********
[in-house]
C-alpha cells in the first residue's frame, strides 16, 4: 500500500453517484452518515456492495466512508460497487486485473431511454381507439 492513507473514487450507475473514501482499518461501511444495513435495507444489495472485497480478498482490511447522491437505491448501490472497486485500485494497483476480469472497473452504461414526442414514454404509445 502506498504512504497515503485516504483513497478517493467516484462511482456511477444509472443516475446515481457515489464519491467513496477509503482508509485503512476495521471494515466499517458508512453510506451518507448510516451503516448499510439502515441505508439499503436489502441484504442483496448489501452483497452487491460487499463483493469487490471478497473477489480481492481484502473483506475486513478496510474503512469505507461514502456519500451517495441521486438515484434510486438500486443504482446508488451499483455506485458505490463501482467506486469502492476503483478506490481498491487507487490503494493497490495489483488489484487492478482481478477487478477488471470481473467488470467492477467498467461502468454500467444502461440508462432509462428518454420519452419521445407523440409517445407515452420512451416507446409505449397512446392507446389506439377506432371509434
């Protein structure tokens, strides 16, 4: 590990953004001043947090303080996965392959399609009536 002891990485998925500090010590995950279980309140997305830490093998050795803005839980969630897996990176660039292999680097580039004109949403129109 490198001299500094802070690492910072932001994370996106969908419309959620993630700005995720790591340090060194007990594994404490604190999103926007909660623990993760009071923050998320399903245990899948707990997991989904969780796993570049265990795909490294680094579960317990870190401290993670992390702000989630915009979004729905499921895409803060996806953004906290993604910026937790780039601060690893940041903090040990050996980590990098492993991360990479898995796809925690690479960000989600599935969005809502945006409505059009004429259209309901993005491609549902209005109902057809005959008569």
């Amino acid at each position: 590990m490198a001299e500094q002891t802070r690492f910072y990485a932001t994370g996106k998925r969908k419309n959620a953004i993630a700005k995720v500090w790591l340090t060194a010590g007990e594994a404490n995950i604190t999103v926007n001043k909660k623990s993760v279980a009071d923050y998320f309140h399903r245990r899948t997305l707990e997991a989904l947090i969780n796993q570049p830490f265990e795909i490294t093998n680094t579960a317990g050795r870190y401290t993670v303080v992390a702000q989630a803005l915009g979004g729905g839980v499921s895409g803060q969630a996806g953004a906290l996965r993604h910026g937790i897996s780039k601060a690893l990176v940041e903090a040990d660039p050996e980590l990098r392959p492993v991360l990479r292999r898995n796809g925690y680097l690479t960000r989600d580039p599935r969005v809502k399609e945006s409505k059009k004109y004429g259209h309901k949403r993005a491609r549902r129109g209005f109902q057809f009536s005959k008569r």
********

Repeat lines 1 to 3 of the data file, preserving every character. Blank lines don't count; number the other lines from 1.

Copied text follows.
[in-house]
C-alpha cells in the first residue's frame, strides 16, 4: 500500500453517484452518515456492495466512508460497487486485473431511454381507439 492513507473514487450507475473514501482499518461501511444495513435495507444489495472485497480478498482490511447522491437505491448501490472497486485500485494497483476480469472497473452504461414526442414514454404509445 502506498504512504497515503485516504483513497478517493467516484462511482456511477444509472443516475446515481457515489464519491467513496477509503482508509485503512476495521471494515466499517458508512453510506451518507448510516451503516448499510439502515441505508439499503436489502441484504442483496448489501452483497452487491460487499463483493469487490471478497473477489480481492481484502473483506475486513478496510474503512469505507461514502456519500451517495441521486438515484434510486438500486443504482446508488451499483455506485458505490463501482467506486469502492476503483478506490481498491487507487490503494493497490495489483488489484487492478482481478477487478477488471470481473467488470467492477467498467461502468454500467444502461440508462432509462428518454420519452419521445407523440409517445407515452420512451416507446409505449397512446392507446389506439377506432371509434
């Protein structure tokens, strides 16, 4: 590990953004001043947090303080996965392959399609009536 002891990485998925500090010590995950279980309140997305830490093998050795803005839980969630897996990176660039292999680097580039004109949403129109 490198001299500094802070690492910072932001994370996106969908419309959620993630700005995720790591340090060194007990594994404490604190999103926007909660623990993760009071923050998320399903245990899948707990997991989904969780796993570049265990795909490294680094579960317990870190401290993670992390702000989630915009979004729905499921895409803060996806953004906290993604910026937790780039601060690893940041903090040990050996980590990098492993991360990479898995796809925690690479960000989600599935969005809502945006409505059009004429259209309901993005491609549902209005109902057809005959008569």